The Gluck Legal Takeaway - Bicycle vs Bicycle collisions: Is there liability?
Most cyclists are careful riders. Some aren’t. They take risks and sometimes endanger the lives of others. Are these risk -taking riders liable for their careless and sometimes reckless actions? The short answer is yes. This is not to say that an injured cyclist would choose to pursue a case against the individual who caused the collision. But what if the incident caused serious injuries, major loss of earnings and surgeries? It may be something that individual may want to consider.
Under these circumstances one critical question is whether the careless cyclist who caused the injuries is insured by a homeowner’s or renter’s liability policy. If they are, then there is a source from which the injured cyclist can collect fair and reasonable compensation without causing financial hardship for the at- fault cyclist. These liability policies provide protection for the liability of policy holders when they are riding their bikes, so long as they are not riding in the course of their employment.
The legal analysis begins with the fact that cyclists have a legal duty to use reasonable care in the operation of their bicycles. The question that arises in these cases is whether the actions of the offending cyclist crossed the line from reasonable to unreasonable by virtue of the manner in which they operated the bike under the circumstances existing at the time of the incident. That often leads to varying opinions as the standard is somewhat subjective. In some cases, expert opinions are needed to assist in establishing what the standards are for reasonable operation of a bicycle. In other cases, the manner of operation is objectively and clearly unsafe and no expert opinion will be required to prove that the cyclist violated that legal duty to use reasonable care when operating his or her bicycle.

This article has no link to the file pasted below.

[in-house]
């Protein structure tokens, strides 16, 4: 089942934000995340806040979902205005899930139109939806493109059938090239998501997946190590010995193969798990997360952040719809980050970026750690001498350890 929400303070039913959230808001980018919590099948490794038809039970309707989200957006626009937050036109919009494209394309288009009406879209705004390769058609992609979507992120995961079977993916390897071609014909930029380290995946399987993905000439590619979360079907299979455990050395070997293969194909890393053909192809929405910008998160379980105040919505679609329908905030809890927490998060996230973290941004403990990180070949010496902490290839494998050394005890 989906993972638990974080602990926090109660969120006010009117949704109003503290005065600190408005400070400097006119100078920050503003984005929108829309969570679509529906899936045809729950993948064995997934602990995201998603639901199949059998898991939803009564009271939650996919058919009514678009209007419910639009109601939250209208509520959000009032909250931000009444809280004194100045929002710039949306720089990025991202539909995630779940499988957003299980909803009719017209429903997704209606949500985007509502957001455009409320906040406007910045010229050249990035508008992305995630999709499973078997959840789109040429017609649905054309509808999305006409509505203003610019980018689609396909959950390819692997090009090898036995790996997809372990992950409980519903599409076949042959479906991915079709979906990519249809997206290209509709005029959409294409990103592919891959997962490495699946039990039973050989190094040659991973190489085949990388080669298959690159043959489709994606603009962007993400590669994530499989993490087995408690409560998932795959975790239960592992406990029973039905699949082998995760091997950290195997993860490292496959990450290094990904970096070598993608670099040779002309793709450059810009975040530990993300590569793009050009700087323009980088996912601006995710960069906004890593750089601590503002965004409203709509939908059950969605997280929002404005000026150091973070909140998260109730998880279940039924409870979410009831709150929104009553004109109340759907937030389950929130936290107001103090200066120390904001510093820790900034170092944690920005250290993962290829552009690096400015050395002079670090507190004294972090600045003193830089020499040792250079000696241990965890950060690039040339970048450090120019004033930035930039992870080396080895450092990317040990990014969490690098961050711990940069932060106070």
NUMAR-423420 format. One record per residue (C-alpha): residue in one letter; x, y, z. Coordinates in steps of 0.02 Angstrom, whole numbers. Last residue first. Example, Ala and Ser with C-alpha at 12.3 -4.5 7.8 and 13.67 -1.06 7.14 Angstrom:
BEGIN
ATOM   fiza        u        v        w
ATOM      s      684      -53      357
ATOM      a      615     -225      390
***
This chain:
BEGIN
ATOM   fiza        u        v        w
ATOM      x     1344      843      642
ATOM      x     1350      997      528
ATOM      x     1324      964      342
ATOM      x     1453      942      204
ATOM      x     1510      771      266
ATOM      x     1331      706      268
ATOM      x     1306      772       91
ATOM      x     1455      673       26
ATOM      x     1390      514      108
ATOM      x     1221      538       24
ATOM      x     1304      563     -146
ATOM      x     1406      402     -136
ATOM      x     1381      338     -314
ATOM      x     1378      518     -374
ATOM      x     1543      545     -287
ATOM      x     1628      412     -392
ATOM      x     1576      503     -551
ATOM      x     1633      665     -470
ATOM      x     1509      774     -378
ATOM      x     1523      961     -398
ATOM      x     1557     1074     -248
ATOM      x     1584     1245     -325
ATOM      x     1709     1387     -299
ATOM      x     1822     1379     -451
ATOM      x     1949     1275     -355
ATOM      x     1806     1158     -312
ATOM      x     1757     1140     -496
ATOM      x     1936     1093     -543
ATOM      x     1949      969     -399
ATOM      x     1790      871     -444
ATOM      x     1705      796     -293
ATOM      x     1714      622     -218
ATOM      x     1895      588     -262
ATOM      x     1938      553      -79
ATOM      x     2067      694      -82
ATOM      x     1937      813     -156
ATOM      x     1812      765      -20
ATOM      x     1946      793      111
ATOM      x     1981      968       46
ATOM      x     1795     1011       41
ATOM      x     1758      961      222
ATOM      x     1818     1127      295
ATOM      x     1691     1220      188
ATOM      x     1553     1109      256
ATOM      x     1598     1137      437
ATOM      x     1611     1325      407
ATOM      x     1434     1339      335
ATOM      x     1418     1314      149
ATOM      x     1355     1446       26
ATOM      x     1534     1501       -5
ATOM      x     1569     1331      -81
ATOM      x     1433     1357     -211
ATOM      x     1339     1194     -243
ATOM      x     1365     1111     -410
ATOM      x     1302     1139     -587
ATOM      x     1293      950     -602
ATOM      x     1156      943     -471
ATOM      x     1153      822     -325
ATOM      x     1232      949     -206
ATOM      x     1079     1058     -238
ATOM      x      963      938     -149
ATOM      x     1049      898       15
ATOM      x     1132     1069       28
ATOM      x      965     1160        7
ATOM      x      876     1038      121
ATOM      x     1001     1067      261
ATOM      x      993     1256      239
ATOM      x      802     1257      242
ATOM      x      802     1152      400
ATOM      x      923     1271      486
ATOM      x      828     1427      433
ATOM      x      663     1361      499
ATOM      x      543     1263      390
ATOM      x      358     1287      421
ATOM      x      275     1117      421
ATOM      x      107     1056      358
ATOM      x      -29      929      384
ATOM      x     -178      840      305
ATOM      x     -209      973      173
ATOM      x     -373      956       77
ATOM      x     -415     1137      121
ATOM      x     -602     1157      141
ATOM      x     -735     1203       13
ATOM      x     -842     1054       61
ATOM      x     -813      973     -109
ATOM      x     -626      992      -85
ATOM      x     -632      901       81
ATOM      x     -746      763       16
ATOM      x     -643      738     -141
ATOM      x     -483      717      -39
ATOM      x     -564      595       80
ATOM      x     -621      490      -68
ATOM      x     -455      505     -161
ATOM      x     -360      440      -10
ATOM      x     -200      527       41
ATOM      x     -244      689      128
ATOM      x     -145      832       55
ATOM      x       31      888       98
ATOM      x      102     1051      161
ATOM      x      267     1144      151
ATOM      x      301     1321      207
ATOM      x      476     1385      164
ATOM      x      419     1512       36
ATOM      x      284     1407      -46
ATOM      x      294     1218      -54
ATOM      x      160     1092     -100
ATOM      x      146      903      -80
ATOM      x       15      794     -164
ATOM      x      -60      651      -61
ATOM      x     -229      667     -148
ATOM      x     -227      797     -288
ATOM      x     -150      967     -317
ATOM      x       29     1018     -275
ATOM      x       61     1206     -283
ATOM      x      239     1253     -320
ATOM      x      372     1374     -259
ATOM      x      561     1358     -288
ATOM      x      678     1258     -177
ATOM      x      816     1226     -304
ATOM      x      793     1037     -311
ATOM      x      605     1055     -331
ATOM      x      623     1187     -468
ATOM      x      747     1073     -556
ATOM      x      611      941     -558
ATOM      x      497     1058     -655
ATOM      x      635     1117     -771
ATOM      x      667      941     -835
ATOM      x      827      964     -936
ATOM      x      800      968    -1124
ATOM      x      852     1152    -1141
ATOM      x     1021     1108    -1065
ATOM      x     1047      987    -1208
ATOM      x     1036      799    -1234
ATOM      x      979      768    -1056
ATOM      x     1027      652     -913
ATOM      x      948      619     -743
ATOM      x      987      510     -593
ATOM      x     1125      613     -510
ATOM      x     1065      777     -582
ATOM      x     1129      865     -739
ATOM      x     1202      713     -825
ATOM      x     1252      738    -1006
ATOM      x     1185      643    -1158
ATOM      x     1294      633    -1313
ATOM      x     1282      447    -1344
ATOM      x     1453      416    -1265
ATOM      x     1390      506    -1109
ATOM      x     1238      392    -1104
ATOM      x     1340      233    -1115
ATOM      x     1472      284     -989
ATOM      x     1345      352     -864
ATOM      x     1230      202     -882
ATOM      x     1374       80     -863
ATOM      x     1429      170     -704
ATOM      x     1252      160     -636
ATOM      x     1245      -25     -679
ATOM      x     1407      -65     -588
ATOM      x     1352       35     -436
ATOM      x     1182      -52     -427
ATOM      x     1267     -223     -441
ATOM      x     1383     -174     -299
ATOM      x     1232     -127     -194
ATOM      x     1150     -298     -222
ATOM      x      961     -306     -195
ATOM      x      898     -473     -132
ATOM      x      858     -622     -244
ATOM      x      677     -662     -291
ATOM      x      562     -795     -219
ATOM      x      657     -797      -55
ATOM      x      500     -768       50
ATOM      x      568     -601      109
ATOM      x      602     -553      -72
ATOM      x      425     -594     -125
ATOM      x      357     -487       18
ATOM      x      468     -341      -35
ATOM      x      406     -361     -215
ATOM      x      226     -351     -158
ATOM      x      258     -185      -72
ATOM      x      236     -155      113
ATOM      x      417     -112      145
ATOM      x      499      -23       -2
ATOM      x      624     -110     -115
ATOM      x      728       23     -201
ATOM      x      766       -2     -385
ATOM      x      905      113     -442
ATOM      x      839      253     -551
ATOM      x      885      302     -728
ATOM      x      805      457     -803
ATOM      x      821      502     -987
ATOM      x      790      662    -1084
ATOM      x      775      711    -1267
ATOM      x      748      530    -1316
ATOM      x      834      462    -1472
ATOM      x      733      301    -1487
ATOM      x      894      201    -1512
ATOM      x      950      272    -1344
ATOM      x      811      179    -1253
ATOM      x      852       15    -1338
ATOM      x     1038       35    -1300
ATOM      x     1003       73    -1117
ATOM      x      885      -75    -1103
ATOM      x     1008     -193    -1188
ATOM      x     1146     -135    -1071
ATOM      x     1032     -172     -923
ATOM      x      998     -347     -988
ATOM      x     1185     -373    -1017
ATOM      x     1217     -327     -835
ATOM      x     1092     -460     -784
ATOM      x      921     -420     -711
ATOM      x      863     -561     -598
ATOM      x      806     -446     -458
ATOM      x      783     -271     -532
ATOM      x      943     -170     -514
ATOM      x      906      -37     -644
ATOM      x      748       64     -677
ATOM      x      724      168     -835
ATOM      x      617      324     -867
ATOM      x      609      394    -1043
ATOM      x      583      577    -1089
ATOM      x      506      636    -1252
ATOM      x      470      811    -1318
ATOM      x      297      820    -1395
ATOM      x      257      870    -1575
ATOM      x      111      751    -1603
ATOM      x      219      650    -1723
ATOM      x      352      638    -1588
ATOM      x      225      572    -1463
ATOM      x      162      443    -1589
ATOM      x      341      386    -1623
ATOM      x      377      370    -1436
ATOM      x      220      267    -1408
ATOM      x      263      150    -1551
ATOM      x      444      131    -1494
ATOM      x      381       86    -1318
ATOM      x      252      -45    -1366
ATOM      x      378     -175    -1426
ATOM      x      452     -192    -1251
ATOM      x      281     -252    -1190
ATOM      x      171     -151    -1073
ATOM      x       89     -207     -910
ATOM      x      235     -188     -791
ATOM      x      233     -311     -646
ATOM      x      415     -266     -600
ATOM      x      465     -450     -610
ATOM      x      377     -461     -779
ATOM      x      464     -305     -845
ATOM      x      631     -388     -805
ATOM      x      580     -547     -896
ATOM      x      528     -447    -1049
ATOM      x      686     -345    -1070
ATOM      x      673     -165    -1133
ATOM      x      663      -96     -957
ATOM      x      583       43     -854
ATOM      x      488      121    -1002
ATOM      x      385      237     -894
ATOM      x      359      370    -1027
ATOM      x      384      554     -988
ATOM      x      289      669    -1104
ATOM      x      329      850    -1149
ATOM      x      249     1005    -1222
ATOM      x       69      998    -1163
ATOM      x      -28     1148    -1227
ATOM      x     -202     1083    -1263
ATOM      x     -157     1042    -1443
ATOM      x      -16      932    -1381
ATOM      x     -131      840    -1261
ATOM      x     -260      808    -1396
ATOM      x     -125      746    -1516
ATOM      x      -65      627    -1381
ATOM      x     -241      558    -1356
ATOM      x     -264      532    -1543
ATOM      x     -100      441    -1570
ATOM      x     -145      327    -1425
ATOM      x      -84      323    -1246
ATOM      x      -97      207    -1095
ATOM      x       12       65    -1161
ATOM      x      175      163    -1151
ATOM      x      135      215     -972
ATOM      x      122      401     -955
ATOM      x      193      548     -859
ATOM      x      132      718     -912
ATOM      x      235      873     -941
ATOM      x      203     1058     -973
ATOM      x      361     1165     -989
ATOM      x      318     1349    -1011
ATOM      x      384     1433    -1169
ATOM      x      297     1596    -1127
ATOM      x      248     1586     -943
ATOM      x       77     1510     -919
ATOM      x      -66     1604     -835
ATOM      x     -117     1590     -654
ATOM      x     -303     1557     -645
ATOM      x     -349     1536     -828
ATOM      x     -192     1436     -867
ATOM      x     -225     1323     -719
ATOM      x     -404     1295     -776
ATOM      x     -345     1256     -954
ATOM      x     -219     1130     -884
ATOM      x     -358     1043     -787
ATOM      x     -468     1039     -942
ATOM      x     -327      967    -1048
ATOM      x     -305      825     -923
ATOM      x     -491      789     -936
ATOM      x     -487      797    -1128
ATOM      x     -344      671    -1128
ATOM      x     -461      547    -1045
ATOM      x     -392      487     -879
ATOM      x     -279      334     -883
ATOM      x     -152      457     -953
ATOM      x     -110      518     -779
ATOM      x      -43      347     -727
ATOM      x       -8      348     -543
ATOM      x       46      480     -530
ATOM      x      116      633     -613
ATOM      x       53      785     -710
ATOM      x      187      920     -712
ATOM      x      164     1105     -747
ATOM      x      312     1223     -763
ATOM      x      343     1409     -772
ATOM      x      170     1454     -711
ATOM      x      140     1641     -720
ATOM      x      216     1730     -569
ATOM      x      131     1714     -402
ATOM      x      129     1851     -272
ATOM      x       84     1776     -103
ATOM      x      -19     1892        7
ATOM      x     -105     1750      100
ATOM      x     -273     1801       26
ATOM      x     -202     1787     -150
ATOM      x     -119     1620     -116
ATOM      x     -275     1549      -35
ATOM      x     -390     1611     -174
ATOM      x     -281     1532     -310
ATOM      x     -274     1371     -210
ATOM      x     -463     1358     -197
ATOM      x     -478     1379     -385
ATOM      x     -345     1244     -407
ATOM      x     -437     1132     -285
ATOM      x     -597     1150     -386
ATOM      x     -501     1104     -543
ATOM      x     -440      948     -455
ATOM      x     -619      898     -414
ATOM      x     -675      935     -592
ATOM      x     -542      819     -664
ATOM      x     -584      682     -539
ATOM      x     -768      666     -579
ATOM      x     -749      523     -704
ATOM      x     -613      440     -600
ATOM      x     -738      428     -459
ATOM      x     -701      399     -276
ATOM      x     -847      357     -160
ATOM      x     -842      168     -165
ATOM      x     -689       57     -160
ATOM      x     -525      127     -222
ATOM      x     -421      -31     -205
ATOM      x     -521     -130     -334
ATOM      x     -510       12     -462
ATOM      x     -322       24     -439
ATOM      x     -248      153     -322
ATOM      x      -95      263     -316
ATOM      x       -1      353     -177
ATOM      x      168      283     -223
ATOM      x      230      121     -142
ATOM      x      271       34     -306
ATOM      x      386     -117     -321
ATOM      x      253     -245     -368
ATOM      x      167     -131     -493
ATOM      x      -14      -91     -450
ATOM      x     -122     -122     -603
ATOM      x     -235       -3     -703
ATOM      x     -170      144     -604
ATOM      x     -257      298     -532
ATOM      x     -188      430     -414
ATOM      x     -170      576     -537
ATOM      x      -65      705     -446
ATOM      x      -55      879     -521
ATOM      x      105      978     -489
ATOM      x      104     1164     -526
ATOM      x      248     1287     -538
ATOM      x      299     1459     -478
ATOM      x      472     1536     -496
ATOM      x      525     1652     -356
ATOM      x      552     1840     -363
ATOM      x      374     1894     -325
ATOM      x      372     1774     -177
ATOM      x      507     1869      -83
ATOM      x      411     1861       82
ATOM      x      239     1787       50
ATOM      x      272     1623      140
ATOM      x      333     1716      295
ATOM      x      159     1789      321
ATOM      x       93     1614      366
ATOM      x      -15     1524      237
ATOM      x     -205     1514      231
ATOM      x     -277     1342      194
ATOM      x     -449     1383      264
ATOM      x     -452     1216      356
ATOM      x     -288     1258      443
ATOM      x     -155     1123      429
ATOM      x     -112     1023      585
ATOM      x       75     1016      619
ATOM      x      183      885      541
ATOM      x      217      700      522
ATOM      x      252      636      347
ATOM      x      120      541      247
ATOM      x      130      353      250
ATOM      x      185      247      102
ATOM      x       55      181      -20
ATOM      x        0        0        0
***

In some cases, the careless cyclist is a teenager or a young adult who still lives with his or her parent(s). If the parent(s) own a home then it is highly likely there is a homeowner’s policy that will cover the actions of the young adult who caused the collision. The parent will not be liable for the damages suffered by the insured cyclist because the careless cyclist was not their agent at the time of the incident but the insurance policy covers the actions of their child who is still living in their household. Following this analysis, the personal assets of the parent(s) are not at risk or obtainable in the case brought by the injured cyclist.
An exception to this analysis may be found in the context of an organized bicycle race or event. In these situations, there is often a waiver of liability that all participants are required to sign in order to participate in the event. These waivers are typically legal and binding, preventing the injured cyclist from pursuing a case against the organizers of the race or event for any failure to use reasonable care in the operation and or planning of the event. Whether the waiver also prevents a claim against a fellow cyclist who was participating in the event is a question that is answered after a review of the waiver form. That said, most waivers in these circumstances preclude claims against all participants, sponsors, and cities and towns where the event is taking place.
It is important to note that the mere happening of an accident with another cyclist does not, in and of itself, give rise to any liability on anyone’s part. Accidents can happen in the absence of carelessness or recklessness.
Ride safely and enjoy the rest of the summer!
If you have questions about a particular incident or more generally about the subject matter of this column, feel free to contact Ron Gluck at gluck [at] bwglaw.com.
Ron Gluck is a founder and principal at Breakstone White and Gluck in Boston. Throughout his 35 year legal career Ron has represented seriously injured individuals in a variety of cases including cycling accidents involving catastrophic injury and wrongful death. Ron is a CRW member.